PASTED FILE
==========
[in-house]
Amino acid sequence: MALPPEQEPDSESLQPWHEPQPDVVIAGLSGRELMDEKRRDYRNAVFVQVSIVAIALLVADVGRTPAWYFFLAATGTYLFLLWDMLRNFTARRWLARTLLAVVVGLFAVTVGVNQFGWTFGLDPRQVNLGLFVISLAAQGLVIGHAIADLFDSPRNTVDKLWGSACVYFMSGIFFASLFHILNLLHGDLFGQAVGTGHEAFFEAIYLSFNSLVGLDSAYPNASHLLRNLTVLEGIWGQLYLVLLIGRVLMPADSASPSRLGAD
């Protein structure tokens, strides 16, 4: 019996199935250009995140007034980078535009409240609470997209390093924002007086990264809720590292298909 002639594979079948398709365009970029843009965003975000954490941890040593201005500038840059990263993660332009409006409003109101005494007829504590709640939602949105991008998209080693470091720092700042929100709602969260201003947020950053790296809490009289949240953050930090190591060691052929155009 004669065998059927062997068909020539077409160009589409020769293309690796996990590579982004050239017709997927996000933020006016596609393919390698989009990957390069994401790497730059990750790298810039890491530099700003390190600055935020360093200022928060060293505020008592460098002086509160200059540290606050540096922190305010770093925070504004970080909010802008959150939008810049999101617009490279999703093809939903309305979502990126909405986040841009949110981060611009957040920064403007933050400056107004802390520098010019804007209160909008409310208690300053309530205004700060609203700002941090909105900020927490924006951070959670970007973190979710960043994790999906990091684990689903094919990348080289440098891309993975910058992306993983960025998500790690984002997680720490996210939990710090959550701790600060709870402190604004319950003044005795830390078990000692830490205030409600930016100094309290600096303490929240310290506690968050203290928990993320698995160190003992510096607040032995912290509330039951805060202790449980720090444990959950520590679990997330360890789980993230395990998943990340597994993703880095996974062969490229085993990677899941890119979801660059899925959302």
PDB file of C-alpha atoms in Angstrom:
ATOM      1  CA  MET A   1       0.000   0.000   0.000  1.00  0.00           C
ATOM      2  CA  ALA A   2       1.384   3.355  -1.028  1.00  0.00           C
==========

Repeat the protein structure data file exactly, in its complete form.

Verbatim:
[in-house]
Amino acid sequence: MALPPEQEPDSESLQPWHEPQPDVVIAGLSGRELMDEKRRDYRNAVFVQVSIVAIALLVADVGRTPAWYFFLAATGTYLFLLWDMLRNFTARRWLARTLLAVVVGLFAVTVGVNQFGWTFGLDPRQVNLGLFVISLAAQGLVIGHAIADLFDSPRNTVDKLWGSACVYFMSGIFFASLFHILNLLHGDLFGQAVGTGHEAFFEAIYLSFNSLVGLDSAYPNASHLLRNLTVLEGIWGQLYLVLLIGRVLMPADSASPSRLGAD
């Protein structure tokens, strides 16, 4: 019996199935250009995140007034980078535009409240609470997209390093924002007086990264809720590292298909 002639594979079948398709365009970029843009965003975000954490941890040593201005500038840059990263993660332009409006409003109101005494007829504590709640939602949105991008998209080693470091720092700042929100709602969260201003947020950053790296809490009289949240953050930090190591060691052929155009 004669065998059927062997068909020539077409160009589409020769293309690796996990590579982004050239017709997927996000933020006016596609393919390698989009990957390069994401790497730059990750790298810039890491530099700003390190600055935020360093200022928060060293505020008592460098002086509160200059540290606050540096922190305010770093925070504004970080909010802008959150939008810049999101617009490279999703093809939903309305979502990126909405986040841009949110981060611009957040920064403007933050400056107004802390520098010019804007209160909008409310208690300053309530205004700060609203700002941090909105900020927490924006951070959670970007973190979710960043994790999906990091684990689903094919990348080289440098891309993975910058992306993983960025998500790690984002997680720490996210939990710090959550701790600060709870402190604004319950003044005795830390078990000692830490205030409600930016100094309290600096303490929240310290506690968050203290928990993320698995160190003992510096607040032995912290509330039951805060202790449980720090444990959950520590679990997330360890789980993230395990998943990340597994993703880095996974062969490229085993990677899941890119979801660059899925959302």
PDB file of C-alpha atoms in Angstrom:
ATOM      1  CA  MET A   1       0.000   0.000   0.000  1.00  0.00           C
ATOM      2  CA  ALA A   2       1.384   3.355  -1.028  1.00  0.00           C